29 June 2009. Solemnity of Sts. Peter and Paul, Apostles
Acts 12, 1-11; Psalm 34; 2 Tim 4, 6-18; Matthew 16, 13-19
The Solemnity of Sts. Peter and Paul is a feast of foundations, of beginnings, and, most of all, of the people who forged the basic principles by which we live. For Catholics all over the world, it is Saints Peter and Paul. Peter and Paul risked their lives to make us free. They left us enshrined words to protect those freedoms. For Catholics, these are Scripture and tradition. The country has been at its best when it has observed its founding principles. It has been at its worst when it has not, when the power of the few rules the lives of the many, when the law is twisted to curtail freedom rather than expand it. The Church has been at its best when it has observed its founding principles. It has been at its worst when it has not: when power and corruption have contracted and suppressed the freedom and the hearts of the faithful.
The Philippines and the Church have known internal strife. For the country, it is called the different revolutions, quite like the national crisis we face today. For the Church, it is called schism. Recovery for both has always meant going back to basics, going back to the foundations and to the “founding fathers,” as the saying goes, the people–men and women–who built the nation and the Church.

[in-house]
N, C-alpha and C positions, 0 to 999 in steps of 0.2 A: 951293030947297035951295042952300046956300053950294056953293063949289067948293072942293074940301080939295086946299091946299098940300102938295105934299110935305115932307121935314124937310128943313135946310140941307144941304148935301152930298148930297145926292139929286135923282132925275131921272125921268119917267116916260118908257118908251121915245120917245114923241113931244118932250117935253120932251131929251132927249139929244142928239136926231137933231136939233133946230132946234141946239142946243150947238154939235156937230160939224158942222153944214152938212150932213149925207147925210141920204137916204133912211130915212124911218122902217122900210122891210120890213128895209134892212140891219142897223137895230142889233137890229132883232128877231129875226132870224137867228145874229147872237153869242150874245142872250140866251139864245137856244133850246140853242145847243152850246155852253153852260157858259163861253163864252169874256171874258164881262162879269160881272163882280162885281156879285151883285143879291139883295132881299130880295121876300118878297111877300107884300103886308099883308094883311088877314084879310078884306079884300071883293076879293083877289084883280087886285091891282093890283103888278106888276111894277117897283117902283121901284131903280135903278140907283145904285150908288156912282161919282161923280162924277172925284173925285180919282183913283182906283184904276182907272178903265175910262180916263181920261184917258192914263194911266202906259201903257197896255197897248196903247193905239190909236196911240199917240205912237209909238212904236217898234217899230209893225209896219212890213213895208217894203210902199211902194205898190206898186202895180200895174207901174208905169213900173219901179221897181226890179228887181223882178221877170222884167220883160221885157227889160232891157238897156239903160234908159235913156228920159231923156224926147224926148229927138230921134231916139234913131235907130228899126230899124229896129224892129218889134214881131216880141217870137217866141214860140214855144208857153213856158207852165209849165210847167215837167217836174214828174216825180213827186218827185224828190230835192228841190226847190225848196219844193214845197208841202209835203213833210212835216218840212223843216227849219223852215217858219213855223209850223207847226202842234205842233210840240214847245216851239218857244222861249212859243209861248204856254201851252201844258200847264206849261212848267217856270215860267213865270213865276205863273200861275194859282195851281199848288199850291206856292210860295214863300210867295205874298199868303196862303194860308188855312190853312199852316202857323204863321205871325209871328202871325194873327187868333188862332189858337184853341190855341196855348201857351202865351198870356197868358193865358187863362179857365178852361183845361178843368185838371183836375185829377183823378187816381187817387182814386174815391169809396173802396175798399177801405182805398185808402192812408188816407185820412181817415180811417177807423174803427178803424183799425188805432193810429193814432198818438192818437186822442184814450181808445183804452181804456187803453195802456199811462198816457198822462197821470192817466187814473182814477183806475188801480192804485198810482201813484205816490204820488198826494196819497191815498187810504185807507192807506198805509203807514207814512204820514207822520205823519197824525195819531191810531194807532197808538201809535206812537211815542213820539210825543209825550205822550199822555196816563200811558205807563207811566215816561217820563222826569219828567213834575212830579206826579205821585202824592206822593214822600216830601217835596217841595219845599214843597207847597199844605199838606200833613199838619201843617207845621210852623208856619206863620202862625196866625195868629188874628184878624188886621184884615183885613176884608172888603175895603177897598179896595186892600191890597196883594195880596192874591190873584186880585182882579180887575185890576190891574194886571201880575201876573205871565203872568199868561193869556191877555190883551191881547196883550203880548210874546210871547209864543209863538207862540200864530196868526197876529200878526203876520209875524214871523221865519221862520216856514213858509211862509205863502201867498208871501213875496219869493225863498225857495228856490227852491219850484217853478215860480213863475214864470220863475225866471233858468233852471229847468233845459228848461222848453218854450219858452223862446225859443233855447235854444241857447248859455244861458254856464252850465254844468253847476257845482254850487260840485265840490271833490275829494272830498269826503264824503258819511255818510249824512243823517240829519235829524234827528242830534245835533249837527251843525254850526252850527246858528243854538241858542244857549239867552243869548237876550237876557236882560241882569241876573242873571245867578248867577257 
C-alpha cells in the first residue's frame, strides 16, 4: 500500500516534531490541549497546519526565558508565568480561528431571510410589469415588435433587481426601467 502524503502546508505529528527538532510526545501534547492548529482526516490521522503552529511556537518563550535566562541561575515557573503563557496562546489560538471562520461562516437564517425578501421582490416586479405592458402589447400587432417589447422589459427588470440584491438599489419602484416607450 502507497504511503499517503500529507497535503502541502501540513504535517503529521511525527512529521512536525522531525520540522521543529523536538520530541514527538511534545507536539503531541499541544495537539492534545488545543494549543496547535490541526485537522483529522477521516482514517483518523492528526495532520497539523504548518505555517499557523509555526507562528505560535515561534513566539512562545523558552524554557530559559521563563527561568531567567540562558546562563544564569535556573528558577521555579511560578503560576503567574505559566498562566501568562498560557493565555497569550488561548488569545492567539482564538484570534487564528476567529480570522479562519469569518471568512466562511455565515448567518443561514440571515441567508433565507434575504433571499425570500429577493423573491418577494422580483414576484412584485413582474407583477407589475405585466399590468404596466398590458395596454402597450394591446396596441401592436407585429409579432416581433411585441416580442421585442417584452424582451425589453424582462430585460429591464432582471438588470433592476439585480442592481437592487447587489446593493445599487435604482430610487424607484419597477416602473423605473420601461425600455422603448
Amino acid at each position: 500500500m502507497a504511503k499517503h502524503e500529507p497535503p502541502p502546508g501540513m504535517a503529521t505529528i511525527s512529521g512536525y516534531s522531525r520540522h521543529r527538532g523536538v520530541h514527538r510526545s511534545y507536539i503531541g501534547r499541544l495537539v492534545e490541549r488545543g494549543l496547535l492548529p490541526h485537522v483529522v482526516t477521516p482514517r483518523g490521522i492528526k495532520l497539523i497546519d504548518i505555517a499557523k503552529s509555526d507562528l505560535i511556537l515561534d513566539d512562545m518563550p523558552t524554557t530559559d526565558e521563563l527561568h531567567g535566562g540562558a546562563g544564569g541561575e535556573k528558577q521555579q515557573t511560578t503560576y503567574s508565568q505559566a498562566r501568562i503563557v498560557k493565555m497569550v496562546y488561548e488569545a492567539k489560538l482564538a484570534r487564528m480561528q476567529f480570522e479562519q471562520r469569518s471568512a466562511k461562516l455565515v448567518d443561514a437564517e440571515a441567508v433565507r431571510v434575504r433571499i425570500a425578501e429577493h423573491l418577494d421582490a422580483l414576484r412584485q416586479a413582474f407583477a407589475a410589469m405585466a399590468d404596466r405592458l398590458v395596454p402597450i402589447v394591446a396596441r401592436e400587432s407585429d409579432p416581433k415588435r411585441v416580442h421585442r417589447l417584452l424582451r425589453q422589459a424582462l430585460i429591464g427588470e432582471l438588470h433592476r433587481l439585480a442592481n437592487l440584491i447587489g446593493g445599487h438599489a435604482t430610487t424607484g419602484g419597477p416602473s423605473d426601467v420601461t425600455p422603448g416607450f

That is why we celebrate the feast of Saints Peter and Paul: to call us back to the basics. The Church has known glory in the past two thousand years. Yet it is also true that the Church has known shame in the past two thousand years: times of stress, persecution, and corruption. It is no secret that right now, we are going through one of the recurrent stress times.
Since Vatican II, liberal and conservative Catholics are at odds with each other all over the world. The liberals are agitating for issues such as the ordination of women and married men, freedom of choice, the popular election of bishops, more democracy, and sexual freedom. The conservatives are agitating for order, obedience to the pope, and a return to pre-Vatican. Each is convinced that the other is destroying the Church. Whichever side is right (if anybody really can be right in a debate such as this), the Church is sick. Vocations have dried up. There are few priests left and they are aging fast. Sunday Mass attendance is down to one-fourth of the total number of Catholics.
The young have abandoned the Church. Since they are raised in a highly secular society–many come from broken homes or have parents who don’t practice their faith, as well–they get their primary impression of the Catholic Church from a media which is hostile to the Church. For them, the Church is what the media says it is over and over again: a sexist, homophobic, chauvinistic, patriarchal, hypocritical, and corrupt institution.
Well, we’ve been through all this before. Many times in history. What has always brought us back to stability, what has always brought about a glorious renewal, is a return to the basics: a return to Peter and Paul, to what they learned from Jesus and passed on to us. After all, it is instructive to remember that Peter and Paul also lived in very unsettled times. Like Christians in many parts of the world today, they, too, were persecuted. Peter was eventually crucified upside down in Rome–he didn’t feel worthy to be crucified right side up like his master–and Paul was beheaded on the spot where his cathedral stands today.